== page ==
A joint report by the Human Rights Campaign Foundation and Human Rights First has outlined the state of anti-gay legislation across 54 African nations, ahead of meetings between President Obama and government leaders from across the continent.
The report, entitled ‘The State of Human Rights for LGBT People in Africa’, was compiled in preparation for the Africa Leaders Summit, which is being hosted in the White House in the first week of August. Invitations have been issued to heads of state from 32 of the 37 African nations which criminalise homosexuality.
Both organisations were signatories on the open letter published last week by the Council for Global Equality, which called on the president to make LGBT issues a prominent part of the summit, and to include non-governmental African activists in the debate.
Ty Cobb, director of Global Engagement at HRC Foundation, said in a press release: “More than 800 million people live in African nations that criminalize LGBT individuals because of who they love or who they are.
“Many face near-constant threats of harassment, discrimination, prosecution and violence on a daily basis, and others remain vulnerable to increasingly dangerous and concerted efforts to enact harsh anti-LGBT legislation.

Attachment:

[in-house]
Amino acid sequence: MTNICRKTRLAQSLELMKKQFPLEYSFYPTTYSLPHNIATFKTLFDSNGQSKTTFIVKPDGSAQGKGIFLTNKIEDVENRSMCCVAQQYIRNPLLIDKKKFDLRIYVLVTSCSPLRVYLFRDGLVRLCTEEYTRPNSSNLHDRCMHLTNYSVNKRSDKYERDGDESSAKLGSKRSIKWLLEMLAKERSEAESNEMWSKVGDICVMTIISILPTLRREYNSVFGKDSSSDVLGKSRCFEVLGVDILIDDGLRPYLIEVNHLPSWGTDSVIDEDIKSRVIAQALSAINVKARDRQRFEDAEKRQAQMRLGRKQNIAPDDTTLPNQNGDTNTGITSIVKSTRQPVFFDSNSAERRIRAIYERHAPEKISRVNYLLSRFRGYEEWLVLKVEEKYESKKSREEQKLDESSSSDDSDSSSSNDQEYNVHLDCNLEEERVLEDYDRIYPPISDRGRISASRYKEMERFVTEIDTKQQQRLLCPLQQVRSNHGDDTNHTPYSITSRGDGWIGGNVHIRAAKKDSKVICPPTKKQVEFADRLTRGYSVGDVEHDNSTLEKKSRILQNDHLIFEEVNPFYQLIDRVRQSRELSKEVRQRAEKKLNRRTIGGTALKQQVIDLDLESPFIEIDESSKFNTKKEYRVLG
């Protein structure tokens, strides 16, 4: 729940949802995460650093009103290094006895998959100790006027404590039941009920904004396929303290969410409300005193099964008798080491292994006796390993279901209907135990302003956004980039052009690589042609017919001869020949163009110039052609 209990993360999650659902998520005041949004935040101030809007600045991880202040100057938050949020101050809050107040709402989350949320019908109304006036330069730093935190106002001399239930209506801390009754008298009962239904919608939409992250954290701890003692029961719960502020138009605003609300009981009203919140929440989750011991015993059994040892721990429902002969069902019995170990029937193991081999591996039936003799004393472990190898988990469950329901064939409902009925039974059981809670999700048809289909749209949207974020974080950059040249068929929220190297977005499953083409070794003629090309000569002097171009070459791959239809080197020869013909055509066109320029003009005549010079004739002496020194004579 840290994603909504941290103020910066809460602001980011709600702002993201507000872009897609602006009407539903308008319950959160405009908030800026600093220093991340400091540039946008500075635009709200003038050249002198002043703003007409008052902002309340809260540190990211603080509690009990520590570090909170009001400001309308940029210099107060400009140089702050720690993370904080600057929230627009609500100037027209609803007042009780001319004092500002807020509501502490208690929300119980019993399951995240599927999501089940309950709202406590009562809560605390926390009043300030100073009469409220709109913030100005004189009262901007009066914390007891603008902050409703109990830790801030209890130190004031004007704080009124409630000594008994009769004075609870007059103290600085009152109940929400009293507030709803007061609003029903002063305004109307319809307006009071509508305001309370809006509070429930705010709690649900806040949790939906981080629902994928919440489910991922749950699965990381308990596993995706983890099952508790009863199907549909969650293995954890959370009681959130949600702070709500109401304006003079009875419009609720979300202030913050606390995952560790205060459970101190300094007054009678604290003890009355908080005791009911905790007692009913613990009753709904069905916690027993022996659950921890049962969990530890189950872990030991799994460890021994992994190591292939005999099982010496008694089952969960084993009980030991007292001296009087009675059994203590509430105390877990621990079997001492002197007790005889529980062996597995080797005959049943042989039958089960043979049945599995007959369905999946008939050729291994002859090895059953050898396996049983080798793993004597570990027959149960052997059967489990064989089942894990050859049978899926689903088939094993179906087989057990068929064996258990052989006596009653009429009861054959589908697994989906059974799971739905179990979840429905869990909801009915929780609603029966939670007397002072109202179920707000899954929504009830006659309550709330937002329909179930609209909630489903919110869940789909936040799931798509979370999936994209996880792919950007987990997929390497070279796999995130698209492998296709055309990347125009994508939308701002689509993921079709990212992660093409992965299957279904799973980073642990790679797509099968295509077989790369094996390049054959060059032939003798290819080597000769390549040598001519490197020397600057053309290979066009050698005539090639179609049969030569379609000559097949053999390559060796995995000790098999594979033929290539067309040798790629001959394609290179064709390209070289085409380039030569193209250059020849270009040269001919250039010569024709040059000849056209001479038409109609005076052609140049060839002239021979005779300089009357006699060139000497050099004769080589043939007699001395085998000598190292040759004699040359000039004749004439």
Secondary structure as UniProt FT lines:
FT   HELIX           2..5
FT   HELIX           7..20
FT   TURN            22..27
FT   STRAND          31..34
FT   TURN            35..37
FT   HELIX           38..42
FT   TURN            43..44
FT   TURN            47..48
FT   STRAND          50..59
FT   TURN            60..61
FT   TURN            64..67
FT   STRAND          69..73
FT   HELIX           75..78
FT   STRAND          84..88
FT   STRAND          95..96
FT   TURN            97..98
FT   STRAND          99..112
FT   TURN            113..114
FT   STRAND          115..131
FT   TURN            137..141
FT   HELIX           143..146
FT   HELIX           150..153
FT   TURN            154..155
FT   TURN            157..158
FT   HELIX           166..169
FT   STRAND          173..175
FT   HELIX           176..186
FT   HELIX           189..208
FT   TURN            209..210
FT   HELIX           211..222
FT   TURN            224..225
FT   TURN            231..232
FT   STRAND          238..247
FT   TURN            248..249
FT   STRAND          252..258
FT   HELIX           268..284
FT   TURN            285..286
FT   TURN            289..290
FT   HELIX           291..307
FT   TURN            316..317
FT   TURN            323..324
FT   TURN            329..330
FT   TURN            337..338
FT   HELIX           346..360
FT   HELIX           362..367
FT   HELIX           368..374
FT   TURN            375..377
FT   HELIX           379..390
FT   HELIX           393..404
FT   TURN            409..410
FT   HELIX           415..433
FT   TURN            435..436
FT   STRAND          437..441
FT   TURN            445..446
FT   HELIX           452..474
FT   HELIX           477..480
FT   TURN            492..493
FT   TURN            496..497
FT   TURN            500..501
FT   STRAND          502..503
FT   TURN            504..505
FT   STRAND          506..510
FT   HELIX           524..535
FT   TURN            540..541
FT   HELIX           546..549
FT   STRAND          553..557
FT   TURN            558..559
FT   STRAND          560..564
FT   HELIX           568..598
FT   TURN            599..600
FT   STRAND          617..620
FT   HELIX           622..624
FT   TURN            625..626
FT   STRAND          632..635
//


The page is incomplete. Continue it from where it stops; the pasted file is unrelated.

“Supporting the human rights of all Africans, including LGBT Africans, must be an important part of our nation’s engagement.”
Shawn Gaylord, of Human Rights First, added: “We know that there are thousands of people across the African continent who are standing up for an end to violence and for full equality for all people, regardless of sexual orientation or gender identity.
“These people, activists, leaders, lawyers, religious figures and others, need to know that they have support around the world and this Summit is an ideal time to signal that support.”
The report lists 37 African nations where same-sex relationships are criminalised, four of which (marked with an asterisk) allow for the death penalty against LGBT people:
Algeria, Angola, Botswana, Burundi, Cameroon, Chad, Comoros, Egypt, Eritrea, Ethiopia, Gambia, Ghana, Guinea, Kenya, Lesotho, Liberia, Libya, Malawi, Mauritania*, Mauritius, Morocco, Mozambique, Namibia, Nigeria*, Senegal, Seychelles, Sierra Leone, Somalia*, South Sudan, Sudan*, Swaziland, Tanzania, Togo, Tunisia, Uganda, Zambia, Zimbabwe
This contrasts with 17 nations which do not criminalise same-sex relationships, of which only South Africa legislates for marriage equality:
Benin, Burkina Faso, Cape Verde, Central African Republic, Cote d’Ivoire, Democratic Republic of the Congo, Djibouti, Equatorial Guinea, Gabon, Guinea-Bissau, Madagascar, Mali, Niger, Republic of the Congo, Rwanda, Sao Tome and Principe, South Africa
The full report can be accessed from the website of either organisation.